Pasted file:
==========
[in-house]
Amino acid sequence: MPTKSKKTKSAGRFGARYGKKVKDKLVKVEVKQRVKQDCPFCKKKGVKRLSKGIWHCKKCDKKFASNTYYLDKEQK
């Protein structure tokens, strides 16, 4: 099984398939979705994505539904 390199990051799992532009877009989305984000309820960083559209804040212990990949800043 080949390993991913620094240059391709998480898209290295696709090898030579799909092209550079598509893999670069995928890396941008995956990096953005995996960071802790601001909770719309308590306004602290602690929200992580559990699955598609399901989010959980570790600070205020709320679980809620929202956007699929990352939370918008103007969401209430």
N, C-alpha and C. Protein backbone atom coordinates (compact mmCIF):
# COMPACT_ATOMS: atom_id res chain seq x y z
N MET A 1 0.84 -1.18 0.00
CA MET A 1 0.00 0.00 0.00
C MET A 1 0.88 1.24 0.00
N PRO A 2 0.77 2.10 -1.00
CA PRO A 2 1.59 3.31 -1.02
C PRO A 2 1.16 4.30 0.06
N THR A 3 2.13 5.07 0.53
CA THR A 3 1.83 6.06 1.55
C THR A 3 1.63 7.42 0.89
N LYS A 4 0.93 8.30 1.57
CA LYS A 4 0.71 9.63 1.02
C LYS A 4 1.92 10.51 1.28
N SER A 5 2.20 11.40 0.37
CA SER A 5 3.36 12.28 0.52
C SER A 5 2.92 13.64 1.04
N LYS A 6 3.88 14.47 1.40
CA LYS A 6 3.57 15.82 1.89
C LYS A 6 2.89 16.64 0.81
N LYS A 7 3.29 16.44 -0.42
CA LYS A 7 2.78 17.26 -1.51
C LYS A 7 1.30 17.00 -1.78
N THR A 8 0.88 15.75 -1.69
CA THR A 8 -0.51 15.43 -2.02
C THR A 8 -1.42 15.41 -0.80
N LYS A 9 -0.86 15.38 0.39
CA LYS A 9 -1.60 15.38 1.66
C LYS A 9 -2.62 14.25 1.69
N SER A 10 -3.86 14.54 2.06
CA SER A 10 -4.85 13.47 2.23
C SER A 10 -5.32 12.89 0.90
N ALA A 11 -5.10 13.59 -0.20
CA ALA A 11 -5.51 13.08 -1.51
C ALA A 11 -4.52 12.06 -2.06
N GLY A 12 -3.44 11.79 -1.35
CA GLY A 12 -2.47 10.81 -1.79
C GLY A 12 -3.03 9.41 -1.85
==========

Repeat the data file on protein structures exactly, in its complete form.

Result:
[in-house]
Amino acid sequence: MPTKSKKTKSAGRFGARYGKKVKDKLVKVEVKQRVKQDCPFCKKKGVKRLSKGIWHCKKCDKKFASNTYYLDKEQK
């Protein structure tokens, strides 16, 4: 099984398939979705994505539904 390199990051799992532009877009989305984000309820960083559209804040212990990949800043 080949390993991913620094240059391709998480898209290295696709090898030579799909092209550079598509893999670069995928890396941008995956990096953005995996960071802790601001909770719309308590306004602290602690929200992580559990699955598609399901989010959980570790600070205020709320679980809620929202956007699929990352939370918008103007969401209430």
N, C-alpha and C. Protein backbone atom coordinates (compact mmCIF):
# COMPACT_ATOMS: atom_id res chain seq x y z
N MET A 1 0.84 -1.18 0.00
CA MET A 1 0.00 0.00 0.00
C MET A 1 0.88 1.24 0.00
N PRO A 2 0.77 2.10 -1.00
CA PRO A 2 1.59 3.31 -1.02
C PRO A 2 1.16 4.30 0.06
N THR A 3 2.13 5.07 0.53
CA THR A 3 1.83 6.06 1.55
C THR A 3 1.63 7.42 0.89
N LYS A 4 0.93 8.30 1.57
CA LYS A 4 0.71 9.63 1.02
C LYS A 4 1.92 10.51 1.28
N SER A 5 2.20 11.40 0.37
CA SER A 5 3.36 12.28 0.52
C SER A 5 2.92 13.64 1.04
N LYS A 6 3.88 14.47 1.40
CA LYS A 6 3.57 15.82 1.89
C LYS A 6 2.89 16.64 0.81
N LYS A 7 3.29 16.44 -0.42
CA LYS A 7 2.78 17.26 -1.51
C LYS A 7 1.30 17.00 -1.78
N THR A 8 0.88 15.75 -1.69
CA THR A 8 -0.51 15.43 -2.02
C THR A 8 -1.42 15.41 -0.80
N LYS A 9 -0.86 15.38 0.39
CA LYS A 9 -1.60 15.38 1.66
C LYS A 9 -2.62 14.25 1.69
N SER A 10 -3.86 14.54 2.06
CA SER A 10 -4.85 13.47 2.23
C SER A 10 -5.32 12.89 0.90
N ALA A 11 -5.10 13.59 -0.20
CA ALA A 11 -5.51 13.08 -1.51
C ALA A 11 -4.52 12.06 -2.06
N GLY A 12 -3.44 11.79 -1.35
CA GLY A 12 -2.47 10.81 -1.79
C GLY A 12 -3.03 9.41 -1.85